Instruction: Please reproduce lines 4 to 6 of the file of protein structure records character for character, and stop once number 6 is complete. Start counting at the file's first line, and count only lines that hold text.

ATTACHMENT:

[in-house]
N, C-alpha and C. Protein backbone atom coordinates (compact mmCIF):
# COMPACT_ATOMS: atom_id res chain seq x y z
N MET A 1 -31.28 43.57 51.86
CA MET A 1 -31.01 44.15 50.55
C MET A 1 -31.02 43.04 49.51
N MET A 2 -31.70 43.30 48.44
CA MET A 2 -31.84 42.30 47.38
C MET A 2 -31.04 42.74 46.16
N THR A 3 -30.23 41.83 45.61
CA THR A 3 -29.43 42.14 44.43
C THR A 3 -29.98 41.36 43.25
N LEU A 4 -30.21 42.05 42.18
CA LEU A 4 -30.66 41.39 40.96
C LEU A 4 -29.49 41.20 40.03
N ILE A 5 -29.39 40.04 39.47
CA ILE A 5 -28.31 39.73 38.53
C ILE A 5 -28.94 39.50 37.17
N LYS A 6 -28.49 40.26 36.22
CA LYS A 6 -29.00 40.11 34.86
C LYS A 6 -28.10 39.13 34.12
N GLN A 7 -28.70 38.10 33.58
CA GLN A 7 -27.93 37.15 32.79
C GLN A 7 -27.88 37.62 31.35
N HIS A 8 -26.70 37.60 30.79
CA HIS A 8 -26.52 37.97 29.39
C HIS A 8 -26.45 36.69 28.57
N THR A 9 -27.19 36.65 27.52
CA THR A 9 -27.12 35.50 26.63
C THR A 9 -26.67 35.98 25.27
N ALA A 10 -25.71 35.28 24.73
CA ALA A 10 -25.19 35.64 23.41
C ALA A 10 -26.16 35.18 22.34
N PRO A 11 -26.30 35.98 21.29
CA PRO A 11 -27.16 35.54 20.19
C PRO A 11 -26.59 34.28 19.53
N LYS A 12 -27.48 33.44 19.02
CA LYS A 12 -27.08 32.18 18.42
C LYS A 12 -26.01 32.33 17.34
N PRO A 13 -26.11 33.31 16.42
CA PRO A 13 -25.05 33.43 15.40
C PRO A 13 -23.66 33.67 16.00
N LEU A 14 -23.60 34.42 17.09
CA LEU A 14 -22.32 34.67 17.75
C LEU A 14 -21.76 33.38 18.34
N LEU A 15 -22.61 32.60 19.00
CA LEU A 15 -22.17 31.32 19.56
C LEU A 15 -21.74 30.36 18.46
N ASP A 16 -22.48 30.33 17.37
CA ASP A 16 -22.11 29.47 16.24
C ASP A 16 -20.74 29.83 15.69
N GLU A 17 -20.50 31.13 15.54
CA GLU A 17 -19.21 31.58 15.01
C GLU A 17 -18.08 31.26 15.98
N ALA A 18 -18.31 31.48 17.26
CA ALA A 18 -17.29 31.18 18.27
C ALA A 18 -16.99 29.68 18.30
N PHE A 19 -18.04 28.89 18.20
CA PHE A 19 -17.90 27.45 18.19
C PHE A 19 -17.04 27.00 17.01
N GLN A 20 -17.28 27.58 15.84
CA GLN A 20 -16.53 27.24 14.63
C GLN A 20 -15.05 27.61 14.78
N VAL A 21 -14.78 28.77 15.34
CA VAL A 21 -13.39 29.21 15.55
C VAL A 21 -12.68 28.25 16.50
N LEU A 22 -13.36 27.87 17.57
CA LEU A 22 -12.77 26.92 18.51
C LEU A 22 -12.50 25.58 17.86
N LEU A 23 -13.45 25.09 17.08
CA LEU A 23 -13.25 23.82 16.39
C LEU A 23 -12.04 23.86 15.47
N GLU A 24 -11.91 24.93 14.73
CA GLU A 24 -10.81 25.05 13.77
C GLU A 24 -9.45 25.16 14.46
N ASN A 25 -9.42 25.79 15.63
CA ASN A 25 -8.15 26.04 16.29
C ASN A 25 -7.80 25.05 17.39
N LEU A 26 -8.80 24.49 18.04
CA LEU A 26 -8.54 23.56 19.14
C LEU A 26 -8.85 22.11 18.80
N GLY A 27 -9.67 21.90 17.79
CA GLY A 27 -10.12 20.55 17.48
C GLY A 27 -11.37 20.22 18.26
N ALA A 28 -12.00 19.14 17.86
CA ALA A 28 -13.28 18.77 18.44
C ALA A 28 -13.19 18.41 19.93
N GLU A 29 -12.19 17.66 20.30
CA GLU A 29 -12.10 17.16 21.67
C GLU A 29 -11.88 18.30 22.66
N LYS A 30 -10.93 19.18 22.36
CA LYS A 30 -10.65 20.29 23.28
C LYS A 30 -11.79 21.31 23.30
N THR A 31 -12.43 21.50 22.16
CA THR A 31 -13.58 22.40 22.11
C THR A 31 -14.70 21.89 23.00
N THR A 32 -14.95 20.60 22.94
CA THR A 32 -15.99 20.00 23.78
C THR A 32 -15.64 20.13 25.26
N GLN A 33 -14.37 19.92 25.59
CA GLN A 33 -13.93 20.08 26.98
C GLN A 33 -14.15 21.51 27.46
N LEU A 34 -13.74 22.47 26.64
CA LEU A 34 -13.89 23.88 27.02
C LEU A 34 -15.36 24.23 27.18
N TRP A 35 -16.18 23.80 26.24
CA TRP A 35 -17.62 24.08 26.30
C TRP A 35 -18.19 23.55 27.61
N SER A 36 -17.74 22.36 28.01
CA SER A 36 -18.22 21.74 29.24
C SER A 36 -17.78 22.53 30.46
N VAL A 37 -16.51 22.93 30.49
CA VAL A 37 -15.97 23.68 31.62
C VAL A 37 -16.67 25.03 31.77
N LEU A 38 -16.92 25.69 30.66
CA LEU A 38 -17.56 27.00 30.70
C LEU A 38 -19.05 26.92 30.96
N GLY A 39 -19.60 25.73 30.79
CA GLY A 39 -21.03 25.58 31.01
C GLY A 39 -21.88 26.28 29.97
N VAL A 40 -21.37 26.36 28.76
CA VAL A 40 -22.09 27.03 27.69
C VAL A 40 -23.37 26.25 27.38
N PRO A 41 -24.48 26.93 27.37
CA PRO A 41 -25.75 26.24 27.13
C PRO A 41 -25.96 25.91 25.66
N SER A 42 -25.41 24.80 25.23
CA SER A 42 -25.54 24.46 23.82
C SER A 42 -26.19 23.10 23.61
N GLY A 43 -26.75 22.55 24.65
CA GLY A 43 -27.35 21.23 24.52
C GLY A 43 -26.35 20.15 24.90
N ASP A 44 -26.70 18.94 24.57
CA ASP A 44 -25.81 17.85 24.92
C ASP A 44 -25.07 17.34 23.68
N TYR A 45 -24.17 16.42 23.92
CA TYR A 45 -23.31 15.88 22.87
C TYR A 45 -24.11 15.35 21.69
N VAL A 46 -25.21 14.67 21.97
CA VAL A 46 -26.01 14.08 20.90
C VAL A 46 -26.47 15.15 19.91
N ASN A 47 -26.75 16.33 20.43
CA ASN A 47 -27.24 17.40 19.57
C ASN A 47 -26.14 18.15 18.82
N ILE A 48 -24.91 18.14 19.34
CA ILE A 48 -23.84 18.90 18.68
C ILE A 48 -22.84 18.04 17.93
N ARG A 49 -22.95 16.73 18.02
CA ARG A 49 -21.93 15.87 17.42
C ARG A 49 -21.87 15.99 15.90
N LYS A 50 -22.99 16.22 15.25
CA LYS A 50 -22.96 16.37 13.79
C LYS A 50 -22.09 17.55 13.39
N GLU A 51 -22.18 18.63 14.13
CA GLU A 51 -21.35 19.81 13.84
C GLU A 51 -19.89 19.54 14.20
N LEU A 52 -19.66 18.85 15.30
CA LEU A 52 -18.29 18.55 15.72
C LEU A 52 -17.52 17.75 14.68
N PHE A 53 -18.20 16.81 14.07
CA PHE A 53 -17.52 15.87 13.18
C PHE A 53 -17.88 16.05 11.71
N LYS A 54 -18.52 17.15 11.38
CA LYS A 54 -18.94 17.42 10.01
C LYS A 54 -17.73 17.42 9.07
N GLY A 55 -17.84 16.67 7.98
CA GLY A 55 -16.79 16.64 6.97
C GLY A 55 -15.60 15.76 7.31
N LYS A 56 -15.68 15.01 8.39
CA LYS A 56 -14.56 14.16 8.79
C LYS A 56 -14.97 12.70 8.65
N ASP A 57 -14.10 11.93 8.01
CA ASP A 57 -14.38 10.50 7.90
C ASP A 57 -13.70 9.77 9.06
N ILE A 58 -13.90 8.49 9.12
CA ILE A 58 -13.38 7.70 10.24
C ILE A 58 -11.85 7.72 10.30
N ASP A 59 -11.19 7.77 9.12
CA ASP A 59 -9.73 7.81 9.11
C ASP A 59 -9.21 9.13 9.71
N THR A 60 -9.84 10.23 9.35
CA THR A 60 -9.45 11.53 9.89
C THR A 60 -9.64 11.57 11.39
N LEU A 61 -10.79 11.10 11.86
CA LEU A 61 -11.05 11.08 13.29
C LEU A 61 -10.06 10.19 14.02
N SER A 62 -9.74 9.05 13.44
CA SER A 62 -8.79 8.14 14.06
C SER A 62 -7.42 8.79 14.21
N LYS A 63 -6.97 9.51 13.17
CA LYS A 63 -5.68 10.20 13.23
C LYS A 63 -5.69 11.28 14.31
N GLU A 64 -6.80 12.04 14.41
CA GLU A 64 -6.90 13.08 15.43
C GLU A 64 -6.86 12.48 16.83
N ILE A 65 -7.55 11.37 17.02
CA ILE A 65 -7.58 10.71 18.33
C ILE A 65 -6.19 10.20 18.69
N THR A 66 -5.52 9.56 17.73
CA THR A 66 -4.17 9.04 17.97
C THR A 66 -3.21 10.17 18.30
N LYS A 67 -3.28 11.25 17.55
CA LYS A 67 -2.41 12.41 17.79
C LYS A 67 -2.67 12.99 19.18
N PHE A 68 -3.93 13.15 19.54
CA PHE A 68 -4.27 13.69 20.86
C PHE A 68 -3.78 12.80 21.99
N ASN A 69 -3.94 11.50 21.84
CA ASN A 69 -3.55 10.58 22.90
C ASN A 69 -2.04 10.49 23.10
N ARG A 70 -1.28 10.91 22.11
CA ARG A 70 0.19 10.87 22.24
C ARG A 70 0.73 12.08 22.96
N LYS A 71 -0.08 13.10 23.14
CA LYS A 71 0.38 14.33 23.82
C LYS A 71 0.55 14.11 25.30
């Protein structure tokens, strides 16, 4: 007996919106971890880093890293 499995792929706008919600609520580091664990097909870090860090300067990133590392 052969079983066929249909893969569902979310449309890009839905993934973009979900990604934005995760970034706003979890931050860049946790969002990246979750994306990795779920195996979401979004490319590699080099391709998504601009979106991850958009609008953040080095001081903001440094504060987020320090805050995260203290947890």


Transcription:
N MET A 1 -31.28 43.57 51.86
CA MET A 1 -31.01 44.15 50.55
C MET A 1 -31.02 43.04 49.51